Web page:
One of our authors, Anne Witte Garland, has just finished the manuscript for a book entitled “Women Activists: Challenging the Abuse of Power”. In this volume are biographies of women who came out of their homes to become civic leaders taking on coal barons, nuclear power plants, auto companies and other weighty opponents. Returning from one of her trips interviewing these Americans, Garland told us she had never seen happier people. Notwithstanding all the controversy, pressure, ostracism and antagonisms, these women were living their sense of justice and taking charge.
What makes some people into active citizens taking on great odds and persisting? One cluster of reasons revolves around receiving what is due. The Vietnam veterans crusading on agent orange and other defoliants, which they claim have given them diseases years later, are determined to receive adequate compensation for their sickness and expenses. The retired workers from the LTV steel company who want to retain the full value of their pensions are demonstrating and lobbying their members of Congress.
Another source of motivation comes from victims or their relatives who organize to drive for change or reform so that others in the future are not harmed in a similar way. Mothers Against Drunk Driving (MADD) was launched and enlarged by mothers of children killed by drunk driving. Stronger laws and sanctions have resulted.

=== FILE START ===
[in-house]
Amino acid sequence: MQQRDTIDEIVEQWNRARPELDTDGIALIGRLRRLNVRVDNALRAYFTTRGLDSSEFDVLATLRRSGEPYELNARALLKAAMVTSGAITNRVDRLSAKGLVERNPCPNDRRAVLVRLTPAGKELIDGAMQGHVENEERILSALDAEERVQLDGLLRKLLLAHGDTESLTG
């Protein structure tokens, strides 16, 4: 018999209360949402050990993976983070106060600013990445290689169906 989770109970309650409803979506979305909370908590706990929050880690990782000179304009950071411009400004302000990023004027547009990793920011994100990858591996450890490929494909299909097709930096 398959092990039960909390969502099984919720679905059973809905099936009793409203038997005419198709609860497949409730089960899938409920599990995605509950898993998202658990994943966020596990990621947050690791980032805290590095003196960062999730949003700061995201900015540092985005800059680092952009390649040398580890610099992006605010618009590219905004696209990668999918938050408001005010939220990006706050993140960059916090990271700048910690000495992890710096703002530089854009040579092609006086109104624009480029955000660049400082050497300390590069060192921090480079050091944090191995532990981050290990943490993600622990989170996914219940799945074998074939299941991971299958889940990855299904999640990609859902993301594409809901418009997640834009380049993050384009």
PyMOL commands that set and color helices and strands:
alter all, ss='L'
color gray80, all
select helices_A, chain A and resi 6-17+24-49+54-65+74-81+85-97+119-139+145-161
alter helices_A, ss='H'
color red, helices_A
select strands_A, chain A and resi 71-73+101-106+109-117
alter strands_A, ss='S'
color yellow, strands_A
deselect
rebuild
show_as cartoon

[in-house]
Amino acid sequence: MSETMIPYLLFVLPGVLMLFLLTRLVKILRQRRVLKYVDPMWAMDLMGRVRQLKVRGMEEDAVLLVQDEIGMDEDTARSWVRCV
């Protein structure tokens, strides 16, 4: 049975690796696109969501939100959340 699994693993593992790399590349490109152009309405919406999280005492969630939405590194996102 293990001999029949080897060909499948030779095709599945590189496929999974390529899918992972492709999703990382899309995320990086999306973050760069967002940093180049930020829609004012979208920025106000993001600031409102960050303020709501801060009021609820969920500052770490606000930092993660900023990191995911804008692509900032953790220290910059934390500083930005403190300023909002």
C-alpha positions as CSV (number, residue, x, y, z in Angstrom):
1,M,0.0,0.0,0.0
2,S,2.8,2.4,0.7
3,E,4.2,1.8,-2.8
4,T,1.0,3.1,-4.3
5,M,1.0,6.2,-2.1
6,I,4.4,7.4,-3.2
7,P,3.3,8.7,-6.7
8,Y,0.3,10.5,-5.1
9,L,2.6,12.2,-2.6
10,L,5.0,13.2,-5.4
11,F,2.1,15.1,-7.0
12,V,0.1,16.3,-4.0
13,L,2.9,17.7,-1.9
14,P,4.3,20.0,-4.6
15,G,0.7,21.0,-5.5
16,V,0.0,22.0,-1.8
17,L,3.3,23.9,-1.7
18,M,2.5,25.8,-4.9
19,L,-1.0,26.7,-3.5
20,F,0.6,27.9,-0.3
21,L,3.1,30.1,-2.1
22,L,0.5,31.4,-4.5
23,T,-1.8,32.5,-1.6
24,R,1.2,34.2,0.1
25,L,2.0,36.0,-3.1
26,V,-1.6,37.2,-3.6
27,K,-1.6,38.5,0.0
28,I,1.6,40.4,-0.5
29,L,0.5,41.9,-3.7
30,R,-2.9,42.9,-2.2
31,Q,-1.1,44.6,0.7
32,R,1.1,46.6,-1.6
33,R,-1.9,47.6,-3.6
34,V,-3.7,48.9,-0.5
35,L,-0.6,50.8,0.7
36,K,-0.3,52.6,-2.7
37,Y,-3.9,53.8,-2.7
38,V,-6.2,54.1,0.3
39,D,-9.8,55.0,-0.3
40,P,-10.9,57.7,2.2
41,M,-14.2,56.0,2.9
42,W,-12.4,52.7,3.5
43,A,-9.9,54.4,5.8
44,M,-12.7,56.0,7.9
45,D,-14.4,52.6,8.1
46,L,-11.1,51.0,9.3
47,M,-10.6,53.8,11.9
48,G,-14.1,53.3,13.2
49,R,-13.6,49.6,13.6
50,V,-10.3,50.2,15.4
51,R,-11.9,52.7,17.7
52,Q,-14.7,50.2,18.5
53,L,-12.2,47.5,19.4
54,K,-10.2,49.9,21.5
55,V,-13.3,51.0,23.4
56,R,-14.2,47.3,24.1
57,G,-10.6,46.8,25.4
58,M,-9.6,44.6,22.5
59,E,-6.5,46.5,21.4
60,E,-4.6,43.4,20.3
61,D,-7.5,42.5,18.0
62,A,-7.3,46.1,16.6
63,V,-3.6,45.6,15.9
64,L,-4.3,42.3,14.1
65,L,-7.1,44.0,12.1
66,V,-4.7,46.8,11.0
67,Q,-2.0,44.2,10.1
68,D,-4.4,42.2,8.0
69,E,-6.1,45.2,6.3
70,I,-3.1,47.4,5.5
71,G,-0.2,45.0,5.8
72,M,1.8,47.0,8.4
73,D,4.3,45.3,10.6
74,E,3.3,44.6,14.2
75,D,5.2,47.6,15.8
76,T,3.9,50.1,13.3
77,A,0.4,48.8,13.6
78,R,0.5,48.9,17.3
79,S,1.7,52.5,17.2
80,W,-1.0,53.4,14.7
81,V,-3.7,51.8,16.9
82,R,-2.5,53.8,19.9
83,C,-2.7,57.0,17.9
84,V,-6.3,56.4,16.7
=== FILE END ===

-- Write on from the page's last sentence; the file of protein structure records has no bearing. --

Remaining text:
Two women who had close calls driving their Audi 5000, which has a propensity to lurch forward suddenly, began a national association of Audi 5000 owners to pressure the Department of Transportation to order the recall of these cars for engineering correction. The Workplace Safety Institute was started two years ago by the brother of a construction worker who was fatally injured due to unsafe construction work practices.
A third origin for activism is the perceived peril to home and community from polluters. GASP was started in Pittsburgh over fifteen years ago to combat the serious defilers of the air. Mary Sinclair took on the builders of a nuclear power plant in Midland, Michiganand prevailed against staggering odds with the help of vast cost over-runs by the utility company. A returning mother to a town on Lake Superior noted the murky water where she once played as a child and prodded the later discovery of asbestos contamination.
A fourth reservoir for vigorous citizenship is the desire to be treated with dignity. From the struggle against slavery and for civil rights, from the push for women’s right to vote and fair labor standards, this impulse has been a major cause for mobilization.
Why don’t other citizens become active in the face of their complaints about situations gone wrong? Some want to, but do not know how. They need guidance and training. Others are so preoccupied with their own personal problems that they have no time nor temperament to engage the outside world. Still others fear retaliation or retribution from the powers they challenge even if they are successful. Then there are those who go through life saying they do not try because it is no use — one cannot fight city hall. These people despair before they dare. Finally, some people have no idea of what civic duties are even in theory; it never occurs to them that they have another life to live apart from their own self-concerns, pains and pleasure.
For these disengaged persons, more contact with activists and their experiences can do wonders. Just joining an environmental neighborhood or civic betterment association can do wonders to open up the blessings of liberty as applied against injustice and inaction. Learning what others have achieved now and in our history is a good way to stimulate more of the same.
Were citizen training courses to develop in high schools, community and four year colleges, the younger generation could study how knowledge is linked to civic action and how such involvement can lead to greater personal as well as society’s happiness.